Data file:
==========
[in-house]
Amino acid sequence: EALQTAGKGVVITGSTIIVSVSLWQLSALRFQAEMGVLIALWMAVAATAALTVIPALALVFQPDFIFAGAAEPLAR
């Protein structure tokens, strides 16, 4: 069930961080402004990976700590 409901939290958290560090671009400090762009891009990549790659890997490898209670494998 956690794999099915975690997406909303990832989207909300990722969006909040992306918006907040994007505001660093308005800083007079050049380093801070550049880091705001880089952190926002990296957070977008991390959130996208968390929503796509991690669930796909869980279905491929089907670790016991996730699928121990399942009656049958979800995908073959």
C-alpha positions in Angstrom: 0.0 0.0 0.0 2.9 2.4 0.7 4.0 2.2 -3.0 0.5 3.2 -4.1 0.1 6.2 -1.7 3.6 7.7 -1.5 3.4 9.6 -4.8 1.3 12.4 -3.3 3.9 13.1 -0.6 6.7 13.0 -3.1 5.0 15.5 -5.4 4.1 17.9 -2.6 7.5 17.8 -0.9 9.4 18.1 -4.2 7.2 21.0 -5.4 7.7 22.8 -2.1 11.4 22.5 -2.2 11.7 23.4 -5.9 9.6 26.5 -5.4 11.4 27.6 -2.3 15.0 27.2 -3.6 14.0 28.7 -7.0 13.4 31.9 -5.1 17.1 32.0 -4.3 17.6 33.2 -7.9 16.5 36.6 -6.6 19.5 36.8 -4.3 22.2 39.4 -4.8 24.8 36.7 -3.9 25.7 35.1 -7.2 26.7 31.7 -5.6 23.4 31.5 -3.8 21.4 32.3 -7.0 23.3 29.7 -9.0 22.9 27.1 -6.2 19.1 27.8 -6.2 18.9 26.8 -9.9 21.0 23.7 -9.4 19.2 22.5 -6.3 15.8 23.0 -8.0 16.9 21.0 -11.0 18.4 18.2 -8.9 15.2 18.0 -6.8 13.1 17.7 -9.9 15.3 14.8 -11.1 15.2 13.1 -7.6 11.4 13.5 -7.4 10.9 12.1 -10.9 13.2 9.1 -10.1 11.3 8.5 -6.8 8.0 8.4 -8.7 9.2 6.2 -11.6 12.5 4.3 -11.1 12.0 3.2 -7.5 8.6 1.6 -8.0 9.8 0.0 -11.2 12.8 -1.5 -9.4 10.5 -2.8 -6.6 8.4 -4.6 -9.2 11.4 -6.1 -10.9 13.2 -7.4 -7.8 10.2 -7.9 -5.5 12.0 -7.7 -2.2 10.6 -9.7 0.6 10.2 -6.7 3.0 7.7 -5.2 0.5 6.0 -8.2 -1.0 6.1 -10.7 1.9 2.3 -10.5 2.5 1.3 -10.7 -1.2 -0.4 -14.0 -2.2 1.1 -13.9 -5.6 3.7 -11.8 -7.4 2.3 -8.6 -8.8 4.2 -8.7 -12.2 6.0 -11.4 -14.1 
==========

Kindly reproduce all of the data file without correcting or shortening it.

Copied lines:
[in-house]
Amino acid sequence: EALQTAGKGVVITGSTIIVSVSLWQLSALRFQAEMGVLIALWMAVAATAALTVIPALALVFQPDFIFAGAAEPLAR
């Protein structure tokens, strides 16, 4: 069930961080402004990976700590 409901939290958290560090671009400090762009891009990549790659890997490898209670494998 956690794999099915975690997406909303990832989207909300990722969006909040992306918006907040994007505001660093308005800083007079050049380093801070550049880091705001880089952190926002990296957070977008991390959130996208968390929503796509991690669930796909869980279905491929089907670790016991996730699928121990399942009656049958979800995908073959």
C-alpha positions in Angstrom: 0.0 0.0 0.0 2.9 2.4 0.7 4.0 2.2 -3.0 0.5 3.2 -4.1 0.1 6.2 -1.7 3.6 7.7 -1.5 3.4 9.6 -4.8 1.3 12.4 -3.3 3.9 13.1 -0.6 6.7 13.0 -3.1 5.0 15.5 -5.4 4.1 17.9 -2.6 7.5 17.8 -0.9 9.4 18.1 -4.2 7.2 21.0 -5.4 7.7 22.8 -2.1 11.4 22.5 -2.2 11.7 23.4 -5.9 9.6 26.5 -5.4 11.4 27.6 -2.3 15.0 27.2 -3.6 14.0 28.7 -7.0 13.4 31.9 -5.1 17.1 32.0 -4.3 17.6 33.2 -7.9 16.5 36.6 -6.6 19.5 36.8 -4.3 22.2 39.4 -4.8 24.8 36.7 -3.9 25.7 35.1 -7.2 26.7 31.7 -5.6 23.4 31.5 -3.8 21.4 32.3 -7.0 23.3 29.7 -9.0 22.9 27.1 -6.2 19.1 27.8 -6.2 18.9 26.8 -9.9 21.0 23.7 -9.4 19.2 22.5 -6.3 15.8 23.0 -8.0 16.9 21.0 -11.0 18.4 18.2 -8.9 15.2 18.0 -6.8 13.1 17.7 -9.9 15.3 14.8 -11.1 15.2 13.1 -7.6 11.4 13.5 -7.4 10.9 12.1 -10.9 13.2 9.1 -10.1 11.3 8.5 -6.8 8.0 8.4 -8.7 9.2 6.2 -11.6 12.5 4.3 -11.1 12.0 3.2 -7.5 8.6 1.6 -8.0 9.8 0.0 -11.2 12.8 -1.5 -9.4 10.5 -2.8 -6.6 8.4 -4.6 -9.2 11.4 -6.1 -10.9 13.2 -7.4 -7.8 10.2 -7.9 -5.5 12.0 -7.7 -2.2 10.6 -9.7 0.6 10.2 -6.7 3.0 7.7 -5.2 0.5 6.0 -8.2 -1.0 6.1 -10.7 1.9 2.3 -10.5 2.5 1.3 -10.7 -1.2 -0.4 -14.0 -2.2 1.1 -13.9 -5.6 3.7 -11.8 -7.4 2.3 -8.6 -8.8 4.2 -8.7 -12.2 6.0 -11.4 -14.1 